Add the following code to your pom.xml (taken from





Build the maven project, or simply import the changes. After that the External libraries module should look something like this:

External libraries for Spring Boot

Create the REST controller

Create a new package in the “src” directory, named “java”, if there isn’t one already. In the java package we will be writing all of the code for the app. Following conventions for web development, we will create the following package structure:

  • controller
  • dao
  • service
  • entity

Always keep in mind the naming convention for packages. The packages should be named according to the group id of the maven project.

Package structure for the project

In the controller package we will be adding our REST components. Creating a class with annotation “@RestController”, we have created our first REST service. First, we will create the entity class, in this case the Example class, with three simple fields.

package com.example.entity;

public class Example {

    private int id;
    private String name;
    private String type;

    public Example(int id, String name, String type) { = id; = name;
        this.type = type;


Applying DAO design patterns

In previous blog posts, we  discussed the DAO design pattern, so here we will see it in action. We give the DAO class a Repository annotation because it will access the repository to fetch the Example objects. In real case scenarios, the list of examples will be filled with real data fetched from the database. But in this example we simply add elements in a static block to demonstrate the controller and its functions.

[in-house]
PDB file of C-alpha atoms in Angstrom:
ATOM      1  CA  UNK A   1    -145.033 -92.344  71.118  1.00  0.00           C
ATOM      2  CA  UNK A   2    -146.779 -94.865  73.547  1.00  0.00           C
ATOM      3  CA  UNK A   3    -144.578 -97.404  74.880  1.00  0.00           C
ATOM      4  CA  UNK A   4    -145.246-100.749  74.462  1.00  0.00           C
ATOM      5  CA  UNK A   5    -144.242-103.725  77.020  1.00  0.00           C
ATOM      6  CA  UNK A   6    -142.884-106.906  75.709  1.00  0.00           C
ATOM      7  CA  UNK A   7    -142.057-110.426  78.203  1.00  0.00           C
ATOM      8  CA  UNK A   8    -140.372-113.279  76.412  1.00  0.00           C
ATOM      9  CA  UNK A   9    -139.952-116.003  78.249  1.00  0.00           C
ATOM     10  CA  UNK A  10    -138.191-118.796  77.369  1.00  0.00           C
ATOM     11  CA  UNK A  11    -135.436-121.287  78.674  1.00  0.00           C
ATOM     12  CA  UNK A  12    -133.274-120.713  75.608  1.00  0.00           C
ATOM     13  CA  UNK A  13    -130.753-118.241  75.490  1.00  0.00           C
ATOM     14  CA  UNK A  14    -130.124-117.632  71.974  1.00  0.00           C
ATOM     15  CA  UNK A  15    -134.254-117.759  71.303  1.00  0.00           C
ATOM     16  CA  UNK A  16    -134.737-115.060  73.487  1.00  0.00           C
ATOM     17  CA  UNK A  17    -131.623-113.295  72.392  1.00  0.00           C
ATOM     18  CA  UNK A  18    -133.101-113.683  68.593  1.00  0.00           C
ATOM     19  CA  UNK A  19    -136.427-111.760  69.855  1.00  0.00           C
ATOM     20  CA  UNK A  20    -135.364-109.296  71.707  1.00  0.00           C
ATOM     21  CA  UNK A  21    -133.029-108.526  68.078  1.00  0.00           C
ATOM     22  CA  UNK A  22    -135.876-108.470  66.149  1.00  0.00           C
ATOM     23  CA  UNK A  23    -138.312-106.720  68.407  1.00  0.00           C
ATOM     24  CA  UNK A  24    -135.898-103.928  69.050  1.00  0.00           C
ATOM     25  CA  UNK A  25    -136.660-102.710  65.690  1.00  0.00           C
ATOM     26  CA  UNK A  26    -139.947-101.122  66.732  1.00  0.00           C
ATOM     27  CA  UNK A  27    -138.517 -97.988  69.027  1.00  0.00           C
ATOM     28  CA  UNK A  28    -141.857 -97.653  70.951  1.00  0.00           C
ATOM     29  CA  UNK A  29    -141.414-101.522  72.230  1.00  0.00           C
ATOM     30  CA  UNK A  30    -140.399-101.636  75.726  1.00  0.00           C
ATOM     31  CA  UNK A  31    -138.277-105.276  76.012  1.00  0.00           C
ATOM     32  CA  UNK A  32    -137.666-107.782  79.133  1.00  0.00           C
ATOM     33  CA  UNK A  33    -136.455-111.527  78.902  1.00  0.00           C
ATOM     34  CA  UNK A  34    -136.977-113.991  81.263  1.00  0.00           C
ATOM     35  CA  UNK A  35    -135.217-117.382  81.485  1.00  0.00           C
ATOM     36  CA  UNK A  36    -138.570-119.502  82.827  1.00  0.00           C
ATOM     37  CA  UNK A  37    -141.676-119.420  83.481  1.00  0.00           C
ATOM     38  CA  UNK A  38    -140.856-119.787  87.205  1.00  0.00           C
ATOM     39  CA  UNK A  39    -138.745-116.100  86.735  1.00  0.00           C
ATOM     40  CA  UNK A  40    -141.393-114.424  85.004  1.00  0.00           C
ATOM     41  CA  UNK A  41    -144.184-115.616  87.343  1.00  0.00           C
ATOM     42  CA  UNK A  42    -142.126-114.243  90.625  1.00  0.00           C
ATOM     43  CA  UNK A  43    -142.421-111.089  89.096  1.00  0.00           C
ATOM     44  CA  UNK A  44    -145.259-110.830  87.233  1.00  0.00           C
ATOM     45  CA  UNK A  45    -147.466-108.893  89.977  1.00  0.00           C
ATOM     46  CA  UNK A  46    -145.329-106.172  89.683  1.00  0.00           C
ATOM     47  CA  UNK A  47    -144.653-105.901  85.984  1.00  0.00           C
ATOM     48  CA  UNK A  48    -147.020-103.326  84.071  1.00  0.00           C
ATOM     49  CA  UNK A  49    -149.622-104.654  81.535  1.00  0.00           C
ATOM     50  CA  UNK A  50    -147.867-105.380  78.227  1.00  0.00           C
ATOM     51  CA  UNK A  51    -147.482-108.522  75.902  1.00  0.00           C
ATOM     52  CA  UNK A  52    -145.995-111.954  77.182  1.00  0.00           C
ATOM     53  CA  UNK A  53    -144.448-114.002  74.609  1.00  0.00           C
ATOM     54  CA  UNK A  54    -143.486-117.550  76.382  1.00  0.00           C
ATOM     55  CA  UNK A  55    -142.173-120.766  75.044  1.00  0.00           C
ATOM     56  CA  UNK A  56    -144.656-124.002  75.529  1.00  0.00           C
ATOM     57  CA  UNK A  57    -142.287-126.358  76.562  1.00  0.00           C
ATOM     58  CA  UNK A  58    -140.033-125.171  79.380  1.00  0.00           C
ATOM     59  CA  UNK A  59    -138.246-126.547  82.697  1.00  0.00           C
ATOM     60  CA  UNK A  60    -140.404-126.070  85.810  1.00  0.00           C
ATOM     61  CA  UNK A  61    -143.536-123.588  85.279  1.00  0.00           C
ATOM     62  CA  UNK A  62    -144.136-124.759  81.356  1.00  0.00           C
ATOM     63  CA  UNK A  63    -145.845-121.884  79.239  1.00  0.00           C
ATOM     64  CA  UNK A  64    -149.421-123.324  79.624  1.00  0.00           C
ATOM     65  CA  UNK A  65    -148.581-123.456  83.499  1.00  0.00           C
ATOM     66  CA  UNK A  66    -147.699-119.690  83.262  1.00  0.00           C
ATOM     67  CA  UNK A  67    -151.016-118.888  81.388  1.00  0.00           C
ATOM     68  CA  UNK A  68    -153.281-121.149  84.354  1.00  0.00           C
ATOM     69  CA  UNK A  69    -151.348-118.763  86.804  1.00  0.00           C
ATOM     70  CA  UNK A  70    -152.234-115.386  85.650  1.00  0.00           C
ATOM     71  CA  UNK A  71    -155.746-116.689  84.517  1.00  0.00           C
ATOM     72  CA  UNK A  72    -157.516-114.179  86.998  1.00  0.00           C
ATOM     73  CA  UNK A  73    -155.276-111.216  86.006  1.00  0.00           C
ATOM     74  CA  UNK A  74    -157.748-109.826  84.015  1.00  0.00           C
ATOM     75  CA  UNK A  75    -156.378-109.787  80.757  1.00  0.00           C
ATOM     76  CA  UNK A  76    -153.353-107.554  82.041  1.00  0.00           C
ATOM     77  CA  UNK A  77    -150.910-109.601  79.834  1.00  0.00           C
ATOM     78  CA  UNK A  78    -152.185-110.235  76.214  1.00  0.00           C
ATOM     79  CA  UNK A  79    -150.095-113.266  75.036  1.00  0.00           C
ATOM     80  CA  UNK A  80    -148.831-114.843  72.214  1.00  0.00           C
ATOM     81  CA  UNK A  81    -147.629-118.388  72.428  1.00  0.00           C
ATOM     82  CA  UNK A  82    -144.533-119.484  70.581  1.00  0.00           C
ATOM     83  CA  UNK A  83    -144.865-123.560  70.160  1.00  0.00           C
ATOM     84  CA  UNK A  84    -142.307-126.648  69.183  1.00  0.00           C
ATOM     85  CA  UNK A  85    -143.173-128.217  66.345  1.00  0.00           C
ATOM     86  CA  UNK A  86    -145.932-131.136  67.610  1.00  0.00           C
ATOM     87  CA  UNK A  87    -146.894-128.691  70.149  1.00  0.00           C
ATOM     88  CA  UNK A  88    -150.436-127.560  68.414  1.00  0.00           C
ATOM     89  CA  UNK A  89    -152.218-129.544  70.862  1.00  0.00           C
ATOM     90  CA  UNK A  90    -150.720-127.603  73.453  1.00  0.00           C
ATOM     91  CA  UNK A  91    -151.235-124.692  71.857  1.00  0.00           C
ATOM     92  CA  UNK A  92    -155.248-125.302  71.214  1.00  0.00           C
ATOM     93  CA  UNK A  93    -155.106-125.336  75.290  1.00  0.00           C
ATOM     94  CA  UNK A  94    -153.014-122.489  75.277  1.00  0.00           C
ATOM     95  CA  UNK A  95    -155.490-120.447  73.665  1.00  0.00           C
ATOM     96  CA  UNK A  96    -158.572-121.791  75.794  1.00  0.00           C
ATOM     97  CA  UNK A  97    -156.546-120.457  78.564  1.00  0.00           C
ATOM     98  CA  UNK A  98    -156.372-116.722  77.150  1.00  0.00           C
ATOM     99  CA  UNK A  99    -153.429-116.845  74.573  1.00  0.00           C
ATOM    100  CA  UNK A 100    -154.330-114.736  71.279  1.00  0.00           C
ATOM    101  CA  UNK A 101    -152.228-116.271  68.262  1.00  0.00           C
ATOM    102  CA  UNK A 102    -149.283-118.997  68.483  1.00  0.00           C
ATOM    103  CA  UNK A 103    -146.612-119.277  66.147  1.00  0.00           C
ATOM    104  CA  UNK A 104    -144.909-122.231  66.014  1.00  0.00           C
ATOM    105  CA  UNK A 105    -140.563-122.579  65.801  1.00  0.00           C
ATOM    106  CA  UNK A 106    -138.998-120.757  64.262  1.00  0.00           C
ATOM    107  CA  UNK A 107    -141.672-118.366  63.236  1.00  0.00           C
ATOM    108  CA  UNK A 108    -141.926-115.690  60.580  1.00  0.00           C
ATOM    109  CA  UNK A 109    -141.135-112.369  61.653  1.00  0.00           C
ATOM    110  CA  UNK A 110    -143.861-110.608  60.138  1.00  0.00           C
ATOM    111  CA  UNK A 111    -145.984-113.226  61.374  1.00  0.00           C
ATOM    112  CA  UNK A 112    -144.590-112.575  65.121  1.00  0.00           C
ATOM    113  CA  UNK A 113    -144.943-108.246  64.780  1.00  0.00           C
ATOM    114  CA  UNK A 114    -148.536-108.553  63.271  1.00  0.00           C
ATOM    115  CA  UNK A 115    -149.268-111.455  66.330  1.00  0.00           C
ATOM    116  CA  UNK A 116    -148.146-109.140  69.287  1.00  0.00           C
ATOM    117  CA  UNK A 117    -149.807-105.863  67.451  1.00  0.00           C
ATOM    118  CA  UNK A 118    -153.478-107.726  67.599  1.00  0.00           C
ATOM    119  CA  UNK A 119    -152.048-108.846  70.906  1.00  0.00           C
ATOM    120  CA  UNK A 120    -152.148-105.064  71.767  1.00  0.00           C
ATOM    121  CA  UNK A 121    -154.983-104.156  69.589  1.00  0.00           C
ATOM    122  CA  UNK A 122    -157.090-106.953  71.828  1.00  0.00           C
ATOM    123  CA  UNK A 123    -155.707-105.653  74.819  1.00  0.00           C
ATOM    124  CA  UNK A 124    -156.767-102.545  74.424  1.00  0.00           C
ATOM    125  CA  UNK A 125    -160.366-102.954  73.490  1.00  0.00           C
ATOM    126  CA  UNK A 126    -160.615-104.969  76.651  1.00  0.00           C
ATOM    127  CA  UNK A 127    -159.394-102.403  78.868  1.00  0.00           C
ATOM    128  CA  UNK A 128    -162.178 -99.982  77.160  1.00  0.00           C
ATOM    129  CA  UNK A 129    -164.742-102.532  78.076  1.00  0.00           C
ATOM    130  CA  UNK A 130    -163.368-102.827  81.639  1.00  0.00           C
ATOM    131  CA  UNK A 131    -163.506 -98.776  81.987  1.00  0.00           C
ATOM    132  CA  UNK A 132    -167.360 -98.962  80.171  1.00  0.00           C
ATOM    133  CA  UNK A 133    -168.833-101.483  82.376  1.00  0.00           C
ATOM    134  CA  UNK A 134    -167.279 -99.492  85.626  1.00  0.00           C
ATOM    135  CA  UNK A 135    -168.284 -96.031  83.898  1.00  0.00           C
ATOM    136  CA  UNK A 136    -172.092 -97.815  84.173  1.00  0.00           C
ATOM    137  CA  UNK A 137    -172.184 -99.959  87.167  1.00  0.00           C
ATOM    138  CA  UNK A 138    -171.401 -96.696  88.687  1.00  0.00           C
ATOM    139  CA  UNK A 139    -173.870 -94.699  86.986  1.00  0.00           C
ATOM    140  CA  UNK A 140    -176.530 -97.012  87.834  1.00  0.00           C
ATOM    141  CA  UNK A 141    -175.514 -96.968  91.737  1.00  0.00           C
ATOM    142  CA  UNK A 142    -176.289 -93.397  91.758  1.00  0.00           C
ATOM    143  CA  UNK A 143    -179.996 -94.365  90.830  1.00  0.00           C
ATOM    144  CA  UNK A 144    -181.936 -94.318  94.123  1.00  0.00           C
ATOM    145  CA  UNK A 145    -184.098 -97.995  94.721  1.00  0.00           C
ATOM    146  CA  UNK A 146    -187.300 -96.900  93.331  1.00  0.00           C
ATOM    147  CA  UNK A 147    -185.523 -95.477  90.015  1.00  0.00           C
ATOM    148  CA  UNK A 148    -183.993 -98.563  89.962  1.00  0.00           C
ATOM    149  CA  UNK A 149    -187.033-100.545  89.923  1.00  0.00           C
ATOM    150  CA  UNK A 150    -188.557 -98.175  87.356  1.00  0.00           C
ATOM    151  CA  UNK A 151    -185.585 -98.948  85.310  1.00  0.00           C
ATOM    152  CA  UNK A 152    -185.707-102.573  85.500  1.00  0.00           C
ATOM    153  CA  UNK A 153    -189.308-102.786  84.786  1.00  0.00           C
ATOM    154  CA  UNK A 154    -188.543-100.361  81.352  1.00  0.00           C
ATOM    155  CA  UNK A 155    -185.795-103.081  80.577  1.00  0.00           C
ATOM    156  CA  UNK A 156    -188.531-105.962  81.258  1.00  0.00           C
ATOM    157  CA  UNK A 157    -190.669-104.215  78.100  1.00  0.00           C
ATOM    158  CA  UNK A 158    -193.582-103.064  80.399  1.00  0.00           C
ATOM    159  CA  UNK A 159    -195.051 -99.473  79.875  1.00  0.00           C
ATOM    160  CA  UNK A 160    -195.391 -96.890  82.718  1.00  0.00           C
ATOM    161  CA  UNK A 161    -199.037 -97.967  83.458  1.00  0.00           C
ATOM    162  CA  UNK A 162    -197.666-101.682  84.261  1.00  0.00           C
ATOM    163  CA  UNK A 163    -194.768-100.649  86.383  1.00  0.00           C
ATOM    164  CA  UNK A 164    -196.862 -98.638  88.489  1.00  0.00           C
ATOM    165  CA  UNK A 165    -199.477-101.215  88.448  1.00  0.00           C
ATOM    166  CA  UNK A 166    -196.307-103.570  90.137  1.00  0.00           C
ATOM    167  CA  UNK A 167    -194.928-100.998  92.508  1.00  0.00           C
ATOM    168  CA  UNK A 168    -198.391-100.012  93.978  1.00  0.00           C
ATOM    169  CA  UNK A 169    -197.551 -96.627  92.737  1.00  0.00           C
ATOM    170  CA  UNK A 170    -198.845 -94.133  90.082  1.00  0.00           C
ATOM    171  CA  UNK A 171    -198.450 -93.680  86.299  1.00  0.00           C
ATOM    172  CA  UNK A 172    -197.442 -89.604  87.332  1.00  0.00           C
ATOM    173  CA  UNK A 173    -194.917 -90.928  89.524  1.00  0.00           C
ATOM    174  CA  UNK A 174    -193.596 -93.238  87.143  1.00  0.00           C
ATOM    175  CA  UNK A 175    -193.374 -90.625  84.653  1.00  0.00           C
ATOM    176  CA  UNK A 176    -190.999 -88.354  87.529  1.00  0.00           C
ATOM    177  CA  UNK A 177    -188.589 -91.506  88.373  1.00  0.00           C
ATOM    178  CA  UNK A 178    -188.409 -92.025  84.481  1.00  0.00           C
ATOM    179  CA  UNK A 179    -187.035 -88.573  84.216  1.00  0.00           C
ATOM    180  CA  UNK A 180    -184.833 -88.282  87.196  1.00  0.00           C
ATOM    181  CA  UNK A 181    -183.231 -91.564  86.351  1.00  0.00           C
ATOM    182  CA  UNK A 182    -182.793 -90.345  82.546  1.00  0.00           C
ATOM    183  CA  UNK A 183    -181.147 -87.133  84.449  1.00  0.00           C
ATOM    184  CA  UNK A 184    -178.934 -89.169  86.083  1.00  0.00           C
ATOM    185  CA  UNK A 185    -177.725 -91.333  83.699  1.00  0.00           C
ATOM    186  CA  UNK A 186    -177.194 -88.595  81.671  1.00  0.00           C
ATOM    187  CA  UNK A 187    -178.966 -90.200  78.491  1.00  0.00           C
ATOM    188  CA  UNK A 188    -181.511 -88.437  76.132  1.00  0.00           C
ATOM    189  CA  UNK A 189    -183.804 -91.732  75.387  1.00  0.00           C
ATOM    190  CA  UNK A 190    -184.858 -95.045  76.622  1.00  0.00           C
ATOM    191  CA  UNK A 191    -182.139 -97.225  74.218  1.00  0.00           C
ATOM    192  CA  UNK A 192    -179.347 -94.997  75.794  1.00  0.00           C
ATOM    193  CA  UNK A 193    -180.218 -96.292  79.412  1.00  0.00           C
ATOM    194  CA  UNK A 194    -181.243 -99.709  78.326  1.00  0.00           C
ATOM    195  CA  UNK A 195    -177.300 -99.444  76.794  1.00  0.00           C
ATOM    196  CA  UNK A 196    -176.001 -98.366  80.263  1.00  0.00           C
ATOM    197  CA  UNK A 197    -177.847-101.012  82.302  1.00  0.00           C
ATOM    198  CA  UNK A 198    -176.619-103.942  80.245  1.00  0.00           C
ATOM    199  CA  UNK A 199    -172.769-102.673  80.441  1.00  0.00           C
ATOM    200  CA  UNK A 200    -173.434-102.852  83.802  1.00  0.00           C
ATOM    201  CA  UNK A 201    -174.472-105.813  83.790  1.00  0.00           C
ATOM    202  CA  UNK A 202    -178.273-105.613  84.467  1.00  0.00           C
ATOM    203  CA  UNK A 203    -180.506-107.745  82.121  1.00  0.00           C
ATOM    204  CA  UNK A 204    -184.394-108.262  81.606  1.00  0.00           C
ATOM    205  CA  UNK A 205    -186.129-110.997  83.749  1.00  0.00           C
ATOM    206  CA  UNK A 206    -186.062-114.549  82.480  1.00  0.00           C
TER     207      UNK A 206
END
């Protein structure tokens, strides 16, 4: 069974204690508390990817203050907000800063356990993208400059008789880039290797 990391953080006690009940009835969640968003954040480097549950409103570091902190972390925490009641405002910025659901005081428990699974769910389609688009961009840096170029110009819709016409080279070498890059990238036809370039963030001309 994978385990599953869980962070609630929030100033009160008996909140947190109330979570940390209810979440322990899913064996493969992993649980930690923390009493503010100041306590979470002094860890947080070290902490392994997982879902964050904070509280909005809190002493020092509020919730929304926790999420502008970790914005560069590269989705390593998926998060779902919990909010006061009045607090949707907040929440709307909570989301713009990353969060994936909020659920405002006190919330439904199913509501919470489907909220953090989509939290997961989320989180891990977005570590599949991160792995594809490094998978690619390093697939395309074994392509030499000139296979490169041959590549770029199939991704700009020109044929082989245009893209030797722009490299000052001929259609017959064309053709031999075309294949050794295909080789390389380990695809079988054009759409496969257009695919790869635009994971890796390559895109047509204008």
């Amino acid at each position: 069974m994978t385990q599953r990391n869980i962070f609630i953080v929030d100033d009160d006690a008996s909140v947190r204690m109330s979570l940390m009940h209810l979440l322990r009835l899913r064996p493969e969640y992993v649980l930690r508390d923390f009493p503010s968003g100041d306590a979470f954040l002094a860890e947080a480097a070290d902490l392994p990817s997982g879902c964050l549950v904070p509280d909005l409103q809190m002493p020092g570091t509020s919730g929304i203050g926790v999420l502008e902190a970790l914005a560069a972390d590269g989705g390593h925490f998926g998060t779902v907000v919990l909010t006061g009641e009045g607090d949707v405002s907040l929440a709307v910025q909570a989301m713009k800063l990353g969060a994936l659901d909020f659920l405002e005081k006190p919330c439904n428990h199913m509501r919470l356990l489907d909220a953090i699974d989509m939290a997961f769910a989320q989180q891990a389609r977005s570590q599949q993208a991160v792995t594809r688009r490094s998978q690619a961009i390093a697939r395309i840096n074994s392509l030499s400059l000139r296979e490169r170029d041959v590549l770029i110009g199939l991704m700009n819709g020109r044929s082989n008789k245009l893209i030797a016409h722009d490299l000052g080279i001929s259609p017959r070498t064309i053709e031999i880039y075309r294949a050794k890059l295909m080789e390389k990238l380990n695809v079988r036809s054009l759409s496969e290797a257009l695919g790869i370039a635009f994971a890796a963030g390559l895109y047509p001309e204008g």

public class ExampleDao {

    private static List<Example> examples;

        examples=new ArrayList<>();
        examples.add(new Example(0,"Test","test"));

    public Collection<Example> getAllExamples(){
        return examples;


In the service class we simple add the DAO class and use the methods from it. We annotate it with the Service annotation, so it can be autowired in the controller class.

public class ExampleService {

    private ExampleDao exampleDao;
    public Collection<Example> getAllExamples(){
        return exampleDao.getAllExamples();


And finally, for creating the REST controller, we use the RestController annotation. Additionally we can specify the path by adding the annotation RequestMapping, while in the brackets we add the path value. The methods in the controller class can specify the request mapping. Eg. with this annotation we specify the Request Method and also, the path to the method.

public class ExampleController {

    private ExampleService exampleService;

    @RequestMapping(value="/all",method= RequestMethod.GET)
    public Collection<Example> listExamples(){
        return exampleService.getAllExamples();

For the application to work, we need to create a main class which will start the Spring Boot Application. The main class will have SpringBootApplication annotation and in its main method needs to run the application.

public class Main {

    public static void main(String[] args){,args);


By simply running the main class, the web project is started with an interface that can be accessed via browser. Point to the localhost:8080 address and the path value we created in the controller and it will return the collection of examples. The path to the method will also include the path value for the class in which is defined.

REST service for retrieving all the examples

Cover Image by Alvaro Reyes on Unsplash